Final Report Summary - MICROTHRUST (MEMS-Based Electric Micropropulsion for Small Spacecraft to Enable Robotic Space Exploration and Space Science)
In recent years, the interest in small and low cost satellites has increased worldwide. Numerous small and low-cost spacecraft have been launched, often based on the CubeSat format. There is an emerging recognition that nano-satellites (1-10 kg) and micro-satellites (10-100 kg) will play a major scientific role in space exploration. A critical enabling technology that is required to revolutionize planetary space exploration with small satellites is a suitable efficient compact propulsion system. Under the constraints of high delta-V missions, this necessarily leads to an electric propulsion requirement.
The MicroThrust consortium has developed a breadboard of a highly efficient microfabricated electric propulsion system prototype to enable sub-50 kg satellites to perform large orbit changes, thus allowing small satellites to perform exploration missions and mission architectures that were not possible up till now. The MicroThrust propulsion system aims to allow very small (e.g. 10 kg) satellites to move under their own power from Earth orbit to lunar or Mars orbit, thus bringing down the cost of space exploration by orders of magnitude.
Consisting of 5 European partners (EPFL, QMUL, TNO, NanoSpace, SystematIC), each a leader in their respective fields, the MicroThrust consortium was a prime example of industrial and academic collaboration for revolutionary technology development.
The objectives in this 3-year project were to demonstrate experimentally through a breadboard a highly-miniaturized microfabricated electrospray propulsion system to allow high-ISP propulsion for nano-satellites. The driving principle is simplicity and miniaturization, to allow a full thruster to fit easily within a single-unit CubeSat. The system is modular, and scales readily scaling to a wide range of missions, including orbital changes around the Earth, missions to near-Earth objects and the moon, formation flying, and de-orbiting.
We developed in this 3-year project: i) mission analysis of low-thrust trajectories to guide system design, ii) extremely compact 4kV multi-channel power supplies, iii) MEMS thruster chips to emit arrays of molecular ion beams, iv) pumpless microfluidic systems to deliver propellant to the MEMS chips, v) a design of the complete thruster module and vi) a breadboard to validate the key new technologies.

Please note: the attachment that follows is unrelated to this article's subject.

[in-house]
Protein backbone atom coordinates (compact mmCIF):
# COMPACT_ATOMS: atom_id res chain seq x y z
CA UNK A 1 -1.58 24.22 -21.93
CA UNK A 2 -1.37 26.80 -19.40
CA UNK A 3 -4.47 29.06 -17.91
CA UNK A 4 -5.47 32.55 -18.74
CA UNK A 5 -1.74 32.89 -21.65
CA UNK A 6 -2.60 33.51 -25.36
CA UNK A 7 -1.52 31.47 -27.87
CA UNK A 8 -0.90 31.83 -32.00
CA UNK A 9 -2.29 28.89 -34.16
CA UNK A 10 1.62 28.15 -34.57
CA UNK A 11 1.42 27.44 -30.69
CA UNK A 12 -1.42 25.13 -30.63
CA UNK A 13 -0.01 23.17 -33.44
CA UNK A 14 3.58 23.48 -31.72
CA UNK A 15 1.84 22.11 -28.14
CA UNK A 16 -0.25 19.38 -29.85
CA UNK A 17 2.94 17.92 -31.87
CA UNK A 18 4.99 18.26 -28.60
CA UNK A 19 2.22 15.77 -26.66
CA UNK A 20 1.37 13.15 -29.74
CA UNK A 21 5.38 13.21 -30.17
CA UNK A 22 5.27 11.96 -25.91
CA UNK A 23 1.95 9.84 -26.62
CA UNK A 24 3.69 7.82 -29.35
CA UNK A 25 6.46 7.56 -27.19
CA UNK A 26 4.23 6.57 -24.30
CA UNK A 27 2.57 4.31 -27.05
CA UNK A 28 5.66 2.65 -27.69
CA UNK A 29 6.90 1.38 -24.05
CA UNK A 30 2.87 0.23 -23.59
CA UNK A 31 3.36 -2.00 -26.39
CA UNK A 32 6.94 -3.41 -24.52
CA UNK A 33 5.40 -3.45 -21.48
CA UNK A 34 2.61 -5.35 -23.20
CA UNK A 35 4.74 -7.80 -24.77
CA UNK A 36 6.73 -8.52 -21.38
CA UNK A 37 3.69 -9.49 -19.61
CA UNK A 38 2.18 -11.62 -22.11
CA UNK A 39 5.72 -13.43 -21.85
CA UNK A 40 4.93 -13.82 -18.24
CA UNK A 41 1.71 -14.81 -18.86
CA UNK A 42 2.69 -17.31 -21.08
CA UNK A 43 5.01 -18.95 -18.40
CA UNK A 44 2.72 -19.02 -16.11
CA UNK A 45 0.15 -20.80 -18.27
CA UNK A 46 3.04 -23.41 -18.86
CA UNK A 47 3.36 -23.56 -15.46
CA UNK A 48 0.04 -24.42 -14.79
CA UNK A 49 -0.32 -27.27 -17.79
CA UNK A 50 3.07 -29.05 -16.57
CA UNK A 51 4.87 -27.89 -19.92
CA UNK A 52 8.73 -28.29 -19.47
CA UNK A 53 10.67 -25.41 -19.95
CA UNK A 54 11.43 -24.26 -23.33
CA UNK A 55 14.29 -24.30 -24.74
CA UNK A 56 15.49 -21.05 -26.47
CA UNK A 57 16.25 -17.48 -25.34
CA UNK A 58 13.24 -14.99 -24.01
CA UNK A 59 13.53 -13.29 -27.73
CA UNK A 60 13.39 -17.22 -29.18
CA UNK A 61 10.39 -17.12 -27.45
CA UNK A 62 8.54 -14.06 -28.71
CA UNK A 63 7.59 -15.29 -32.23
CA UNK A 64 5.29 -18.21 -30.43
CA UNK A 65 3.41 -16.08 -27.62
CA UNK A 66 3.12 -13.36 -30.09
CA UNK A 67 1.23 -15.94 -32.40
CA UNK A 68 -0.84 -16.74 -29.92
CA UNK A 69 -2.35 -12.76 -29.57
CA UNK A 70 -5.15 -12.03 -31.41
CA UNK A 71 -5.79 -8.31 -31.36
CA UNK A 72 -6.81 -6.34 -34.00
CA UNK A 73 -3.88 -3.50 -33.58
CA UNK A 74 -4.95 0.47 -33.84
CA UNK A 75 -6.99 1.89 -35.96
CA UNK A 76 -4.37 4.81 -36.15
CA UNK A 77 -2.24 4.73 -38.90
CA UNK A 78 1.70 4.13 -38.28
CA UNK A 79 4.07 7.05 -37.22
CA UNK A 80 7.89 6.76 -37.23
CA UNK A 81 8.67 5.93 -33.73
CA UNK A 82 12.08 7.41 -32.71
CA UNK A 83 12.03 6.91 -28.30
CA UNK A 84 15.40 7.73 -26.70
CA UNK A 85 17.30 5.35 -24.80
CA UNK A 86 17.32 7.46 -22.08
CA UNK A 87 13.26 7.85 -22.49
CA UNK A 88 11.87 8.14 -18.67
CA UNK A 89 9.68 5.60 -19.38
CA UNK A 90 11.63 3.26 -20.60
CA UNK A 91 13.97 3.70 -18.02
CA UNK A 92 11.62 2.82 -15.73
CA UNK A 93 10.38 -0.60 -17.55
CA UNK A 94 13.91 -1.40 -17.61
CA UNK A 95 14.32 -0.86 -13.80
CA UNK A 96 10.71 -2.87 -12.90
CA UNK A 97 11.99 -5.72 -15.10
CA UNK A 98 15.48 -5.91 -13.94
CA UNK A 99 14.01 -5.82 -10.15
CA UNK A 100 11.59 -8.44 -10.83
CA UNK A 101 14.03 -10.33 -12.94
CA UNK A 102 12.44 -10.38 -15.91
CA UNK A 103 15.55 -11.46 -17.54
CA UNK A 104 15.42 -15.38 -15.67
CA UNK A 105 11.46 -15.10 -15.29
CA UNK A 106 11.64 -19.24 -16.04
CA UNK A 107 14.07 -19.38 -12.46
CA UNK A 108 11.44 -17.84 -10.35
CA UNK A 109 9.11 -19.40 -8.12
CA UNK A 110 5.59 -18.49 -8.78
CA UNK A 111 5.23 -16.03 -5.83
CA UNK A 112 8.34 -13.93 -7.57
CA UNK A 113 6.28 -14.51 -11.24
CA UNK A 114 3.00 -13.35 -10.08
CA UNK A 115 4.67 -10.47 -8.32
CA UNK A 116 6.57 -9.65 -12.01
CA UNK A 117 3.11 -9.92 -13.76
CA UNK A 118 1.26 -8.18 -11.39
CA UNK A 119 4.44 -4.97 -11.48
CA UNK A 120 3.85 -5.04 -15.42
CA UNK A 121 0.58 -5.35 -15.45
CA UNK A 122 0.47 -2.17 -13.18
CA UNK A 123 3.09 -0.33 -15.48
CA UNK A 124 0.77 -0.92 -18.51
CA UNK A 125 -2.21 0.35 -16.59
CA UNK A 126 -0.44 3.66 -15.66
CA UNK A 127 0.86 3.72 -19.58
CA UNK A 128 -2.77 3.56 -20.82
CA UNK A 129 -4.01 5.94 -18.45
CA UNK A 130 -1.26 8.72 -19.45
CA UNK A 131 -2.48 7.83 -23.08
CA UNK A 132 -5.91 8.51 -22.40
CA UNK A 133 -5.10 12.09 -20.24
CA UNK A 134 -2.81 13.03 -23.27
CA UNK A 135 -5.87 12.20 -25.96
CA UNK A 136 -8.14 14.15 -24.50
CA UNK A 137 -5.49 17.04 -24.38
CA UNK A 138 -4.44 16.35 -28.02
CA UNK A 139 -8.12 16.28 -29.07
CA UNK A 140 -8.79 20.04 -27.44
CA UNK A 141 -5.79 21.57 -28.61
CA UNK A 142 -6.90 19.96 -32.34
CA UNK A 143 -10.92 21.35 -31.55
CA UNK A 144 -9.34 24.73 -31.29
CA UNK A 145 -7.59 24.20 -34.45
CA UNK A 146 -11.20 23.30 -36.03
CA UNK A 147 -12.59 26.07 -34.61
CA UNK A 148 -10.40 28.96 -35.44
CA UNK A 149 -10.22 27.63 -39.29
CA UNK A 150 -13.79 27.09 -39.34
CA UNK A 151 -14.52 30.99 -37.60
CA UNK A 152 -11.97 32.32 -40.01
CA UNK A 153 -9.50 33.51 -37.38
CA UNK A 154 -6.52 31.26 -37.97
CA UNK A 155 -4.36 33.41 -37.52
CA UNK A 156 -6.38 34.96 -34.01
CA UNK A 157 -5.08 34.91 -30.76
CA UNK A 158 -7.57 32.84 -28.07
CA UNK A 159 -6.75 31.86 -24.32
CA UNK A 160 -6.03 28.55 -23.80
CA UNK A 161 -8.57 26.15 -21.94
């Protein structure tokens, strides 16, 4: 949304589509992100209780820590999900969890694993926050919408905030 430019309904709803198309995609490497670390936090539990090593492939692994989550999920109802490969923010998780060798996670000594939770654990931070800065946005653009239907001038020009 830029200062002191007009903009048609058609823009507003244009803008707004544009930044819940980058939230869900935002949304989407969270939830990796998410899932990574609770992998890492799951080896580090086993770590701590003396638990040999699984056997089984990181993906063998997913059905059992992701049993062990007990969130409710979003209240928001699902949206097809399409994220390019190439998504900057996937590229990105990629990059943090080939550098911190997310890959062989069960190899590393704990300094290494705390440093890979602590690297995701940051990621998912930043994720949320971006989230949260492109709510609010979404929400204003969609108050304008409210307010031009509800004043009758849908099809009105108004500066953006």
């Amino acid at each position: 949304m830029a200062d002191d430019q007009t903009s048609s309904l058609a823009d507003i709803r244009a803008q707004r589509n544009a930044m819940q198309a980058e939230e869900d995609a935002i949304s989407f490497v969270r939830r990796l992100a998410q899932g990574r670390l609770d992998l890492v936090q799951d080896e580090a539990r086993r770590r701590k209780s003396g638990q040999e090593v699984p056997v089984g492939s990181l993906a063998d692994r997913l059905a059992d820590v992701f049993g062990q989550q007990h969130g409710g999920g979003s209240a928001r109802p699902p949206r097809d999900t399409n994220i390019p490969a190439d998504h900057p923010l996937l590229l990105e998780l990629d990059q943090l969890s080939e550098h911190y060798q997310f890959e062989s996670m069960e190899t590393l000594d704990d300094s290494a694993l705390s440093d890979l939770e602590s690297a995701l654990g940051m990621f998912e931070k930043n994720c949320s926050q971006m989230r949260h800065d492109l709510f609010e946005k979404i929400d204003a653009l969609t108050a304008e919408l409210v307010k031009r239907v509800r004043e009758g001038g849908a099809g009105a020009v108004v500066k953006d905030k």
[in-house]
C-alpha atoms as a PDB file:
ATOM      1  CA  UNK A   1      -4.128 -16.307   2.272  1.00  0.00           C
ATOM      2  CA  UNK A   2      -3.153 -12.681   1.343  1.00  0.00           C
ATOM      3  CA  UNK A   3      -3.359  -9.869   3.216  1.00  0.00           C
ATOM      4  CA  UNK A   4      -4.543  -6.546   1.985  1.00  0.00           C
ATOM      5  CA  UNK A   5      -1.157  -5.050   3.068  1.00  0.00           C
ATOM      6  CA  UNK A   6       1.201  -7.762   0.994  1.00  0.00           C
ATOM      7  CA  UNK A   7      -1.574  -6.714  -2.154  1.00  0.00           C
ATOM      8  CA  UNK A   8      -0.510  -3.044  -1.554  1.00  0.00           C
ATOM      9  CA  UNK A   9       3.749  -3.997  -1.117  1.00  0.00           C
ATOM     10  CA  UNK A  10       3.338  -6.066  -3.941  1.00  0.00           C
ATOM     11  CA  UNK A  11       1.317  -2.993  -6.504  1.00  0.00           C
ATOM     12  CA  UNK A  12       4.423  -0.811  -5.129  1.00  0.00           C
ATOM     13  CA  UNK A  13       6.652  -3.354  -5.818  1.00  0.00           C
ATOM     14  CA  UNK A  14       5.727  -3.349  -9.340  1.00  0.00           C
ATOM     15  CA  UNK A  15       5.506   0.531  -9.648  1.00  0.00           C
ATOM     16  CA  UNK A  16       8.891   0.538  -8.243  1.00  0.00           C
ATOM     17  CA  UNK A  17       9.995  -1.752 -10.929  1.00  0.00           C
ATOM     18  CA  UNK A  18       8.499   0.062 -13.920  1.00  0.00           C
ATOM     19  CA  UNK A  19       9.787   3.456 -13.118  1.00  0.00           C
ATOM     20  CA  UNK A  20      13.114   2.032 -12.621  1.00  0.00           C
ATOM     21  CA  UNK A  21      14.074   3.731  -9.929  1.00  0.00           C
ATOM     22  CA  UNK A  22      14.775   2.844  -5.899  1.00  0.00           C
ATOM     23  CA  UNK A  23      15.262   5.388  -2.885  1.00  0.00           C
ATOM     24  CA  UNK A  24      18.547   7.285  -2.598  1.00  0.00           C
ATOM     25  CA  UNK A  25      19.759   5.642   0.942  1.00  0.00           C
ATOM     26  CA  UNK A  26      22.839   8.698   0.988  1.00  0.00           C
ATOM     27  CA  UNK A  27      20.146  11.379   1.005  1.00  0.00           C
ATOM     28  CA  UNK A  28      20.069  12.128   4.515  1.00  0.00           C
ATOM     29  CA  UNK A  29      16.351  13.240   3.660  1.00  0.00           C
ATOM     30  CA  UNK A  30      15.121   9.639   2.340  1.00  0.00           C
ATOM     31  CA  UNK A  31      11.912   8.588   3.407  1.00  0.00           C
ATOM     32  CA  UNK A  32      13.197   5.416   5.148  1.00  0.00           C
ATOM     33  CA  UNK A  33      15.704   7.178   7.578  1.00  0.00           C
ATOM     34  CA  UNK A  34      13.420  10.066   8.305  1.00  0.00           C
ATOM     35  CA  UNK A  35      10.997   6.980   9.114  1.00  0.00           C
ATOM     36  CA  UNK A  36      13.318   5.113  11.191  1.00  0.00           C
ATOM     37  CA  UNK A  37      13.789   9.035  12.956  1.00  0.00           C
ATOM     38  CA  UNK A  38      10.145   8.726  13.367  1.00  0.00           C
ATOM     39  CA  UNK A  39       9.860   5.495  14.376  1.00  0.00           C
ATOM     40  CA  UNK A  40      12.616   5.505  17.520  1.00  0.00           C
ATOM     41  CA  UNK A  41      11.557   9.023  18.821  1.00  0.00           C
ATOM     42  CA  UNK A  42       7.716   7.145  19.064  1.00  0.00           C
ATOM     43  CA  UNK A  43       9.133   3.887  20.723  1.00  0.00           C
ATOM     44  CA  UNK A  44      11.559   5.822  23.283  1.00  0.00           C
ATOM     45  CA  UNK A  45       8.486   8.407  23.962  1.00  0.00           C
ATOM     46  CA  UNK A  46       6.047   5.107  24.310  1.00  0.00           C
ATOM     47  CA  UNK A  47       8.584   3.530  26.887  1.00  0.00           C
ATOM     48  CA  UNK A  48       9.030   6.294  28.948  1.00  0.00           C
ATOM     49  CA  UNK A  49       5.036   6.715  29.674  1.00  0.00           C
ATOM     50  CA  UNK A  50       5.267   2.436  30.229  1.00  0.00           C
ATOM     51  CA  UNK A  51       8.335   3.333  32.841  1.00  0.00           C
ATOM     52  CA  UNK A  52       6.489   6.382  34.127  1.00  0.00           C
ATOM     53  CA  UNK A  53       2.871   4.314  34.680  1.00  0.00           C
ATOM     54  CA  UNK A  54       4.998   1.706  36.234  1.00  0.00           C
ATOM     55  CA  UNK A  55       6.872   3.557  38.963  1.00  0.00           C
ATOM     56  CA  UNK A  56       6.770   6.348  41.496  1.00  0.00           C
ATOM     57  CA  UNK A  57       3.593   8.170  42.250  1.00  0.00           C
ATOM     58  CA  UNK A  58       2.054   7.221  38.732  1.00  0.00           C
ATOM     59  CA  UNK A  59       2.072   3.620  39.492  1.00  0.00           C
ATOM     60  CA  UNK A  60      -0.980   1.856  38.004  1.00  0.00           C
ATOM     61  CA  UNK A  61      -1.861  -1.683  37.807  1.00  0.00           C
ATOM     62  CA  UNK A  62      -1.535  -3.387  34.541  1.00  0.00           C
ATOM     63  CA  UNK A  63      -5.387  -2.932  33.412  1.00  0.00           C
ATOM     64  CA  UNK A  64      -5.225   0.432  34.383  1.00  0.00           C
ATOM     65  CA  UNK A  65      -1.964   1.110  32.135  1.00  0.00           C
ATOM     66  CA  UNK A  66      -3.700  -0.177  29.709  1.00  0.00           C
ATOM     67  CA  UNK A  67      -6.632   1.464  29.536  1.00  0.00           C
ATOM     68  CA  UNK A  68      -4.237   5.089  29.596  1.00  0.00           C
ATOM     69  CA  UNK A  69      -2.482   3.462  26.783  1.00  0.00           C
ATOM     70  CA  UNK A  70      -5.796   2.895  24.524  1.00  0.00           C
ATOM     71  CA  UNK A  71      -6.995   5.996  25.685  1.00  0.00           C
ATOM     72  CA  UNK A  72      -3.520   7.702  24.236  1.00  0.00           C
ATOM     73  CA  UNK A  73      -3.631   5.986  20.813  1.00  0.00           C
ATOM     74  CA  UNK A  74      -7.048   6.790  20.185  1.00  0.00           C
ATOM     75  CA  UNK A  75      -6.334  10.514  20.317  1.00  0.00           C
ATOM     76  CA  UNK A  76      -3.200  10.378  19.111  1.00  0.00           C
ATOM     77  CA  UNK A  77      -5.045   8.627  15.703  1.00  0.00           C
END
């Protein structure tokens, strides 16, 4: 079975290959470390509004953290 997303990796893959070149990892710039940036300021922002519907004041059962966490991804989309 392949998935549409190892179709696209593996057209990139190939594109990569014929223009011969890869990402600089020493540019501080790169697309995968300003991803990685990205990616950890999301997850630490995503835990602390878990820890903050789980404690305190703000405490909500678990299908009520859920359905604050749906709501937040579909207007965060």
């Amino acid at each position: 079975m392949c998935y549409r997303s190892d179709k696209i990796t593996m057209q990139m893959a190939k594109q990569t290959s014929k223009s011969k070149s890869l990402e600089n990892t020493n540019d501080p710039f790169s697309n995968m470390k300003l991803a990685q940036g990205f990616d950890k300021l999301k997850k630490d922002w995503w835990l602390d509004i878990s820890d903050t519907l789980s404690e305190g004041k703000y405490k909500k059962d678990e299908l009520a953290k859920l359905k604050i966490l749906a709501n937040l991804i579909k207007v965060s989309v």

A primary output at the end of the 3-year project was a preliminary design of a miniaturized electrospray thruster module whose mass and volume are 90% smaller than existing electric propulsion system, with a specific impulse of 2700 s. All key technologies (e.g. miniature high-V power supplies, MEMS emitter chips with 127 emitters, capillarity-based propellant management) were demonstrated using a laboratory breadboard. The basic module (including power supply and propellant reservoirs) fit within a less than half a single Cubesat.
The main impact of the MicroThrust consortium is a clear path to develop a miniaturized propulsion system that will enable a new generation of nano-satellites to perform useful science and exploration missions.
Project Context and Objectives:
In recent years, the interest in small and low cost satellites has increased worldwide. Small and low-cost spacecraft have proven to be the initiation for many newcomers in space, be they universities, research establishments, companies or countries without a heritage in space.
Clearly, small spacecraft, and especially nanosatellites (below 10 kg), do have some limitations. One of the major shortcomings is the lack of efficient propulsion allowing them to manoeuvre away from, or even control the orbit into which they are released; this limits their capability to conduct numerous types of scientific space exploration missions. The lack of efficient propulsion also currently precludes missions utilizing a fleet of small satellites to create a synthetic aperture sensor. For these mission types formation flying is a prerequisite, which in turn requires accurate and efficient propulsion onboard all spacecraft in the constellation.
The combination of small and low cost satellites with an efficient propulsion system would offer vast new possibilities to conduct scientific missions both in earth orbit and elsewhere in the solar system. With more players in the space community combined with affordable and capable satellite platforms, the focus can be shifted from getting there to doing science in space.
The history of space-based scientific enquiry may be described as the nexus of scientific imagination, technological capability and financial resource. The interplay between these is profound. The first is inviolate; humankind has never lacked imagination. The interplay between imagination, technology and resource has till now resulted in complex and costly missions: the history of space science is one essentially of increasing launch mass not only in those missions directed at astronomy, but also in those associated with solar system exploration. The necessary multinational cooperation leads to increased timescales for mission approval and development before ultimately the mission is undertaken.